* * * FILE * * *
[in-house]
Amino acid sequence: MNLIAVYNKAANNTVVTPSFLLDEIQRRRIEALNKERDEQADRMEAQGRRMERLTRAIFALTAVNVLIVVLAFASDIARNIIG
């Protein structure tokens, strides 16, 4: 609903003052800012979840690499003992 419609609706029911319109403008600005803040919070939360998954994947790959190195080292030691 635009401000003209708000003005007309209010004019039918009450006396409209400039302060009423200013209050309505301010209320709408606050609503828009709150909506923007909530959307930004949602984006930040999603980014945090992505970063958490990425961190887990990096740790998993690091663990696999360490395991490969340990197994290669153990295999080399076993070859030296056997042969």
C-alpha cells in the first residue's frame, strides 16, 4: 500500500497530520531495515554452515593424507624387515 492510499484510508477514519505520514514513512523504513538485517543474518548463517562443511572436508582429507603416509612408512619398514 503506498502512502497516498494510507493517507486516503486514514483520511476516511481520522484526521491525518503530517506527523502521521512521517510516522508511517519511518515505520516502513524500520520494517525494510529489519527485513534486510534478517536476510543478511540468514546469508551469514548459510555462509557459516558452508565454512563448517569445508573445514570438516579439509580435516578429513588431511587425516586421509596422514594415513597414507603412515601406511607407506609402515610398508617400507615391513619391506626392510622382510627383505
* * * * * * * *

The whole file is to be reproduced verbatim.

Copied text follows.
[in-house]
Amino acid sequence: MNLIAVYNKAANNTVVTPSFLLDEIQRRRIEALNKERDEQADRMEAQGRRMERLTRAIFALTAVNVLIVVLAFASDIARNIIG
């Protein structure tokens, strides 16, 4: 609903003052800012979840690499003992 419609609706029911319109403008600005803040919070939360998954994947790959190195080292030691 635009401000003209708000003005007309209010004019039918009450006396409209400039302060009423200013209050309505301010209320709408606050609503828009709150909506923007909530959307930004949602984006930040999603980014945090992505970063958490990425961190887990990096740790998993690091663990696999360490395991490969340990197994290669153990295999080399076993070859030296056997042969």
C-alpha cells in the first residue's frame, strides 16, 4: 500500500497530520531495515554452515593424507624387515 492510499484510508477514519505520514514513512523504513538485517543474518548463517562443511572436508582429507603416509612408512619398514 503506498502512502497516498494510507493517507486516503486514514483520511476516511481520522484526521491525518503530517506527523502521521512521517510516522508511517519511518515505520516502513524500520520494517525494510529489519527485513534486510534478517536476510543478511540468514546469508551469514548459510555462509557459516558452508565454512563448517569445508573445514570438516579439509580435516578429513588431511587425516586421509596422514594415513597414507603412515601406511607407506609402515610398508617400507615391513619391506626392510622382510627383505